As a resident of the Negev in the south of Israel, discoveries here especially interest me. This last year, one of the earliest mosques in the world was found outside of the largest Bedouin city in the Negev, Rahat.
The Negev is a region in Israel which comprises more than half the land mass of the country, but few residents. It is a land of little rain, rough terrain, and few resources. Yet, despite the conditions, during the time of the Byzantines (4th-7th century CE), this land flourished. Researchers and archaeologists have uncovered here many agricultural settlements, churches and monasteries showing that, despite all, this land was viable and not simply a barren desert.
Why would ancient people make the effort to settle here?
Often, trade and commerce drive settlement – here, the lucrative spice trade between the East, and the European and Mediterranean markets. Those trade routes passing through the Negev were established sometime around the 2nd century BCE by the Nabateans, a desert people who learned how to control trade routes by managing the water that caravans needed to make the journey to the port at Gaza. The Nabateans were conquered by the Romans in 104 CE, their cities were fortified, and the entire region started to develop. The Byzantines, the Christian Roman empire, developed the desert even more, even growing grapes and making wine in the Negev desert. Most of these settlements came to an end with the coming of the Moslems in the 7th century and continue a slow process of being conquered by the desert. (See my posts here and here.)
Last summer, Jon Seligman and Shahar Zur, during a salvage dig outside of Rahat, found a structure which challenges this narrative. The structure is one of the earliest mosques in the world, contemporary with the mosques in Mecca and Jerusalem. Not a large structure, this open-air mosque has a mihrab (prayer niche) facing south towards Mecca.
Excavation of the area, done with volunteers from Rahat and youth groups from the city, uncovered an earlier layer from the time of the Byzantines – a small farming compound dating to the 6th-7th century CE. The soil is appropriate for growing grains; and sufficient ground water exists to support this type of agriculture alongside a modest population. These local farmers were likely Christians although no specifically Christian building were found here.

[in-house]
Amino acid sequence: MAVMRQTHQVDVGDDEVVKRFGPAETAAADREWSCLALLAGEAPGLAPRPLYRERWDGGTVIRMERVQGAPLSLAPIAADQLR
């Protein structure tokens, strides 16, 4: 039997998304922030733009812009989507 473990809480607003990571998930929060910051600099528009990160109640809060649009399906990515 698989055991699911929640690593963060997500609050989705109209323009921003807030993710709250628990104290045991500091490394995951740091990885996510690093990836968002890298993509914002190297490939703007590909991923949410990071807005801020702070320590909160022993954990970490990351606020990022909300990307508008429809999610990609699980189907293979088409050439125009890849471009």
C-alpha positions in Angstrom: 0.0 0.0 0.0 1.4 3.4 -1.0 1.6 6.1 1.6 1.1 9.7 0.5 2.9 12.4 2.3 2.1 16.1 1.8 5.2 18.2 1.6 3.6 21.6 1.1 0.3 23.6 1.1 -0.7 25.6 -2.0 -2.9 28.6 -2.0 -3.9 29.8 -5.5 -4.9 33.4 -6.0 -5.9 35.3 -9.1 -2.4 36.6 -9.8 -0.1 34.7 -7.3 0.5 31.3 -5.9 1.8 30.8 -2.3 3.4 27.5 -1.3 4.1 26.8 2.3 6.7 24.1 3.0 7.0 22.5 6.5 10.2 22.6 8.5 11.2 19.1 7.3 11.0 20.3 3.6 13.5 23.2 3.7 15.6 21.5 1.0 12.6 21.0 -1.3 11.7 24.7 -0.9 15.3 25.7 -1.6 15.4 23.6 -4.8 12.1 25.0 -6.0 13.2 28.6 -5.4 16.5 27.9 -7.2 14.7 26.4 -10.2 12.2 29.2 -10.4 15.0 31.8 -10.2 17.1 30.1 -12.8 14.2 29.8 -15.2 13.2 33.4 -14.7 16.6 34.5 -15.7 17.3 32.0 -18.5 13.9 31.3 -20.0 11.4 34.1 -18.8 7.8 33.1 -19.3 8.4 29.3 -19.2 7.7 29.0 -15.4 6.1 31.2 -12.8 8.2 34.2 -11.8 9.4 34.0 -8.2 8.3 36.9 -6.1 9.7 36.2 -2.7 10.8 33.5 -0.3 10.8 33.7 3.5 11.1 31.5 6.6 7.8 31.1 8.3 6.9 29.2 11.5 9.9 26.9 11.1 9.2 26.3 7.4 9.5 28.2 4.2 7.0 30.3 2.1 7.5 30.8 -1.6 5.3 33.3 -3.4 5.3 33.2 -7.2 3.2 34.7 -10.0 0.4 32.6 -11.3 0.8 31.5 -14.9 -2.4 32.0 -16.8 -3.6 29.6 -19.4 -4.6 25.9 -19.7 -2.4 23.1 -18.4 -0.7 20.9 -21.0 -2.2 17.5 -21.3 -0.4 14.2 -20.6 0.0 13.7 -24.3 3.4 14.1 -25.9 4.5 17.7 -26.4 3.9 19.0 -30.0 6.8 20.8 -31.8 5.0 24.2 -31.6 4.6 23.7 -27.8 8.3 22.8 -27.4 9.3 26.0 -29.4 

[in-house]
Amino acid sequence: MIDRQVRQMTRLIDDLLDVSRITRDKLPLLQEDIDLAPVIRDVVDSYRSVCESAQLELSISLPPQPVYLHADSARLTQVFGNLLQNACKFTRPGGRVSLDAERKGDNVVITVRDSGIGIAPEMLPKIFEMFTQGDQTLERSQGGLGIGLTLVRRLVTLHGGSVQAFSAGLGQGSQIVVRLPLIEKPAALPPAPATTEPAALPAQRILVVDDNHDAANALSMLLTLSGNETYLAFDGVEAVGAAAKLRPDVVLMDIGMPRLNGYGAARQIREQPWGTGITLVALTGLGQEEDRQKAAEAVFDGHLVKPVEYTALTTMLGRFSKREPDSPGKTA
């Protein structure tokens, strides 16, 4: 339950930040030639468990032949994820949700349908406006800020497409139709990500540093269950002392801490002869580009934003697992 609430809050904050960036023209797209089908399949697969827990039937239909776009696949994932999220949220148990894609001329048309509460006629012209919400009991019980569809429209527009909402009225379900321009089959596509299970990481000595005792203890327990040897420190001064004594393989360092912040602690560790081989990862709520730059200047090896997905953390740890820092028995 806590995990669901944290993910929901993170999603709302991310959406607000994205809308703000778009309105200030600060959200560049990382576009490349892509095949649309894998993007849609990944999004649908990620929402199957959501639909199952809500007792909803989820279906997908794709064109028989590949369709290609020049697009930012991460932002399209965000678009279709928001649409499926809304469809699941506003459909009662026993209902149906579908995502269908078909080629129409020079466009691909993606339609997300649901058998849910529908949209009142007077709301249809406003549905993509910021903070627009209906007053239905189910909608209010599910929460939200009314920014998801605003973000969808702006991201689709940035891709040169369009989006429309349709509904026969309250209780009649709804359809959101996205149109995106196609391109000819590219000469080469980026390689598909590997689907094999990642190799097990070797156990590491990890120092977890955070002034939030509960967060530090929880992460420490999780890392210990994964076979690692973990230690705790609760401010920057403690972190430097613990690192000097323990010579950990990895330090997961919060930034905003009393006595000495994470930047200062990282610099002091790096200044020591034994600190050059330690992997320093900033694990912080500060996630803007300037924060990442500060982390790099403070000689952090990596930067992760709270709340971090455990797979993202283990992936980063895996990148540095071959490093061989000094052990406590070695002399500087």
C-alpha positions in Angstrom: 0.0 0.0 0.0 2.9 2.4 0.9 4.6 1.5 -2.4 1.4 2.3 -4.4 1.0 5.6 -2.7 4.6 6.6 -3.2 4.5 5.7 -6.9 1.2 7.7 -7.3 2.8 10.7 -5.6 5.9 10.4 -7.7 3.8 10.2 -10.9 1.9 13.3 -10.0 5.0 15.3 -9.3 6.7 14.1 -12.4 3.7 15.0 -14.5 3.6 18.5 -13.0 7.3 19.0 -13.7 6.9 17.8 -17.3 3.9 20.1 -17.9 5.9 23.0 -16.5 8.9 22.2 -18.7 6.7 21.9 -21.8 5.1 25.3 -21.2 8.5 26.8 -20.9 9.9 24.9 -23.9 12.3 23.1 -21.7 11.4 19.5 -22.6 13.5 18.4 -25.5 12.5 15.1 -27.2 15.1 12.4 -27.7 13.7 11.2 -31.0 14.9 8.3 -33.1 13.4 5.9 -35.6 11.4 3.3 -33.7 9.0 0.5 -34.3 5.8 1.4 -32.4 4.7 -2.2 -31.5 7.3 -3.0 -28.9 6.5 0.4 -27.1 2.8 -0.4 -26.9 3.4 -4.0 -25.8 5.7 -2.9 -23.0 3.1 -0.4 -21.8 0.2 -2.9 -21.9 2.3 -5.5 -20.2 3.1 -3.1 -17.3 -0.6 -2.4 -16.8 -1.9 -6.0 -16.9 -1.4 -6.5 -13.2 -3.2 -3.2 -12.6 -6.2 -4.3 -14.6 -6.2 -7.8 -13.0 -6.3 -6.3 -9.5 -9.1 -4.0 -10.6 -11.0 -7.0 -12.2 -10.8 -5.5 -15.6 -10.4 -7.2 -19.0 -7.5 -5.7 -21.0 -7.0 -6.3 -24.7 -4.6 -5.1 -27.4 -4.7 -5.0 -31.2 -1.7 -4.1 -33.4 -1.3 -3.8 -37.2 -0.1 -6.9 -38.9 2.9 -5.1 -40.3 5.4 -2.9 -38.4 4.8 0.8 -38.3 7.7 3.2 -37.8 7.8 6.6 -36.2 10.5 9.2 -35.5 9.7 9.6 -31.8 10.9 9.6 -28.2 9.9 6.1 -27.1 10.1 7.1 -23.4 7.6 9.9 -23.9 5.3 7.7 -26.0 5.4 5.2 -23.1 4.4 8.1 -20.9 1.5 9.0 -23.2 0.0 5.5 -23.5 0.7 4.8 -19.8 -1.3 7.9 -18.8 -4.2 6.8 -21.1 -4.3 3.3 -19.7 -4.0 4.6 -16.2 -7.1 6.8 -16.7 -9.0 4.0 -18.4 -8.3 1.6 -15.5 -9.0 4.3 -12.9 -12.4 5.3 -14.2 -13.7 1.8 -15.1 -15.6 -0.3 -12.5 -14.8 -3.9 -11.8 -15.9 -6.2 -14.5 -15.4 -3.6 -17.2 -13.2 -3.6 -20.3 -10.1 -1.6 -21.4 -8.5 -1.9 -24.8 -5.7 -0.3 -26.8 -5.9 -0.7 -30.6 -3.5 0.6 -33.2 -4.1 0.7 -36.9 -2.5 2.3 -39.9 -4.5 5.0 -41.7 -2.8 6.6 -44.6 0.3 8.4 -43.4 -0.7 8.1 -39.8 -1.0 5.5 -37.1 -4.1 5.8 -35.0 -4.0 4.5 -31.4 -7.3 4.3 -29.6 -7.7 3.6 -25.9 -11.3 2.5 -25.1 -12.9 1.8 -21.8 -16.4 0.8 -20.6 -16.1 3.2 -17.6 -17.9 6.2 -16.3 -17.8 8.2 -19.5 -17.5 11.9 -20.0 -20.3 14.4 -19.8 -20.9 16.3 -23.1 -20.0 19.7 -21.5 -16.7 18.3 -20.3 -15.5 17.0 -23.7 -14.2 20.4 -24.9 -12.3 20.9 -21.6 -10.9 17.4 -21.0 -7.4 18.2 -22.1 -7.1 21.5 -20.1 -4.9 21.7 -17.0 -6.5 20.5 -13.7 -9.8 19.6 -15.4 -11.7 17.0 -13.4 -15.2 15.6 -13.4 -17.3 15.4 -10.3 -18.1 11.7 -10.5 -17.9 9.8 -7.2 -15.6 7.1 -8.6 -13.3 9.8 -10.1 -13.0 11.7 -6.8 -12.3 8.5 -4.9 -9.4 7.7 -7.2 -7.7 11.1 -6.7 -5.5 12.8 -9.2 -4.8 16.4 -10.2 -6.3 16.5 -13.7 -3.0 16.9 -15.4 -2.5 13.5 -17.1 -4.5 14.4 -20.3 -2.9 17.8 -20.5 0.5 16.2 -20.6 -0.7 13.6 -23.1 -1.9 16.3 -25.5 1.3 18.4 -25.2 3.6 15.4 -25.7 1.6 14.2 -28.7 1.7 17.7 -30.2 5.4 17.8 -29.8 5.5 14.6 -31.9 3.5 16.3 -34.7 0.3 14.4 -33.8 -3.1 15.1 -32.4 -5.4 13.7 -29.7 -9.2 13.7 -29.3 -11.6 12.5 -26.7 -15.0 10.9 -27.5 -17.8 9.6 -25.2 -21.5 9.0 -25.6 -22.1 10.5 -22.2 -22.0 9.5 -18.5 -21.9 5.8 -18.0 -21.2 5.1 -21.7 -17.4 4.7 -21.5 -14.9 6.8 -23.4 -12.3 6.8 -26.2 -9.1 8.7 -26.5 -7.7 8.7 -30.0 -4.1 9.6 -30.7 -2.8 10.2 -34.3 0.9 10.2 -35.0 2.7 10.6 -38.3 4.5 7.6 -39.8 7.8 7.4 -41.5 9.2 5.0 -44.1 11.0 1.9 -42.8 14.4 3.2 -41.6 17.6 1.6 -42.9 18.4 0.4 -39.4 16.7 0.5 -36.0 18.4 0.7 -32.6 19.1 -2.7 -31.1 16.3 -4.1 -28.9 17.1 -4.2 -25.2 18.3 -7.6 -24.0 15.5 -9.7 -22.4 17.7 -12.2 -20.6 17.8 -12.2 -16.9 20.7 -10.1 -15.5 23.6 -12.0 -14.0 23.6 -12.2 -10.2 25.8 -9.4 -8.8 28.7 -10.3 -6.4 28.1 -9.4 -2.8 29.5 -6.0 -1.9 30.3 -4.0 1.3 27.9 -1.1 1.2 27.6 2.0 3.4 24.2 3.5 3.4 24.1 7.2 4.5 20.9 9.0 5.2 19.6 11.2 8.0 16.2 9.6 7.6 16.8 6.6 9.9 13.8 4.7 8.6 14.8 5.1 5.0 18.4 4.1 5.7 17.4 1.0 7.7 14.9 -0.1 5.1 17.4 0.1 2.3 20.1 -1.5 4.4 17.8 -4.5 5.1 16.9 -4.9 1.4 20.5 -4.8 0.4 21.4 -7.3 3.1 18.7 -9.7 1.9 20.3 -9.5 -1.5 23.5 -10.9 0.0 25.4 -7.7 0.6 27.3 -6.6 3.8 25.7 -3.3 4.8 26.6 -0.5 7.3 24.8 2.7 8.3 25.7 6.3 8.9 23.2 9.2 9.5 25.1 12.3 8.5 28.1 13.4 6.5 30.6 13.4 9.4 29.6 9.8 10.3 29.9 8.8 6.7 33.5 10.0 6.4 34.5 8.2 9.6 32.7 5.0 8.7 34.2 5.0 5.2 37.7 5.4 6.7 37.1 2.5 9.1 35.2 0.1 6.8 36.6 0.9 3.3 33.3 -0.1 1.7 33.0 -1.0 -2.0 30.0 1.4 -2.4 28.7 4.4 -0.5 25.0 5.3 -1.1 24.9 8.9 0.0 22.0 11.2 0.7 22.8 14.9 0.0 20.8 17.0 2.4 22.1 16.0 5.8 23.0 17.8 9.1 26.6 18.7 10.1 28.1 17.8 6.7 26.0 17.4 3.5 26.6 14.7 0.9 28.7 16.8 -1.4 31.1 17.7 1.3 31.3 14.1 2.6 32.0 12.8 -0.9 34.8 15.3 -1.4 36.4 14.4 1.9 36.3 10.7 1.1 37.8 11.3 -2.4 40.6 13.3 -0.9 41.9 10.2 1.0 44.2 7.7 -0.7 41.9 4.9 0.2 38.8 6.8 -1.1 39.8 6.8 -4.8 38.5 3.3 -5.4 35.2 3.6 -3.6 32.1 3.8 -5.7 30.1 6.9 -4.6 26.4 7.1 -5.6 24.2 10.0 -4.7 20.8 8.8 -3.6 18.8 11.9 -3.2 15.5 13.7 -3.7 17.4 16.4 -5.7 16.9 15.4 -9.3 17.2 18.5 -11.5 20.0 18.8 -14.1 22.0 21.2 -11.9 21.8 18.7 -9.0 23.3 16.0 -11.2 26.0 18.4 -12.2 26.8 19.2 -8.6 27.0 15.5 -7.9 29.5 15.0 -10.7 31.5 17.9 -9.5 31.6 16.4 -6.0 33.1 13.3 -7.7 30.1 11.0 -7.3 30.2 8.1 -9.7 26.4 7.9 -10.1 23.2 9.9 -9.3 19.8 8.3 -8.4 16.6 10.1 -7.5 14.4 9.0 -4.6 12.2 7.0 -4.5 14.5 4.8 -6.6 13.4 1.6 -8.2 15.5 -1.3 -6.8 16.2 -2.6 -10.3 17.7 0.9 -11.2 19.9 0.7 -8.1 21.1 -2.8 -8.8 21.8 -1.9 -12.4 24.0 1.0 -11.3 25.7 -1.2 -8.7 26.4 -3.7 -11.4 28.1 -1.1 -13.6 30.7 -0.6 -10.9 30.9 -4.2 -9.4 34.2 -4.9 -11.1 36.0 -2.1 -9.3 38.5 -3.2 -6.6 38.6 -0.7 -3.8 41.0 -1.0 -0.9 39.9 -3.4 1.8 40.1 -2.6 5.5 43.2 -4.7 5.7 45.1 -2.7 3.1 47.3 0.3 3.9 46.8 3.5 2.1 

The excavation team found that the earlier agricultural settlement was replaced by a new agricultural settlement from the beginning of the Islamic period (7th-8th century CE) which included a mosque. It is known that the conquering Islamic regime distributed plots of land to its senior officials, including Amr ibn al-As, the commander who conquered Israel and Syria. Could this mosque have been built as part of his campaign?
Amr ibn al-As was one of the early converts to Islam and became a force for its spread. He was assigned to the area of Palestine, which was at the time firmly in the hands of the Byzantines. He won the Battle of Dathin, 12 miles east of Gaza, against the Byzantines in 634 CE after crossing into the Negev from the area of Eilat. According to a 7th century Syriac Apocalyptic text:
“On Friday, 4 February, at the ninth hour, there was a battle between the Romans (Byzantines) and Mohammed’s Arabs in Palestine, twelve miles east of Gaza. The Romans fled, leaving behind the general, whom the Arabs killed. Some 4000 poor villagers of Palestine were killed there, Christians, Jews and Samaritans. The Arabs ravaged the whole region.”
But maybe Amr also rebuilt it for his own purposes, cementing his rule and spreading Islam? New findings, such as the mosque in Rahat, show that there was also growth and building during this tumultuous time.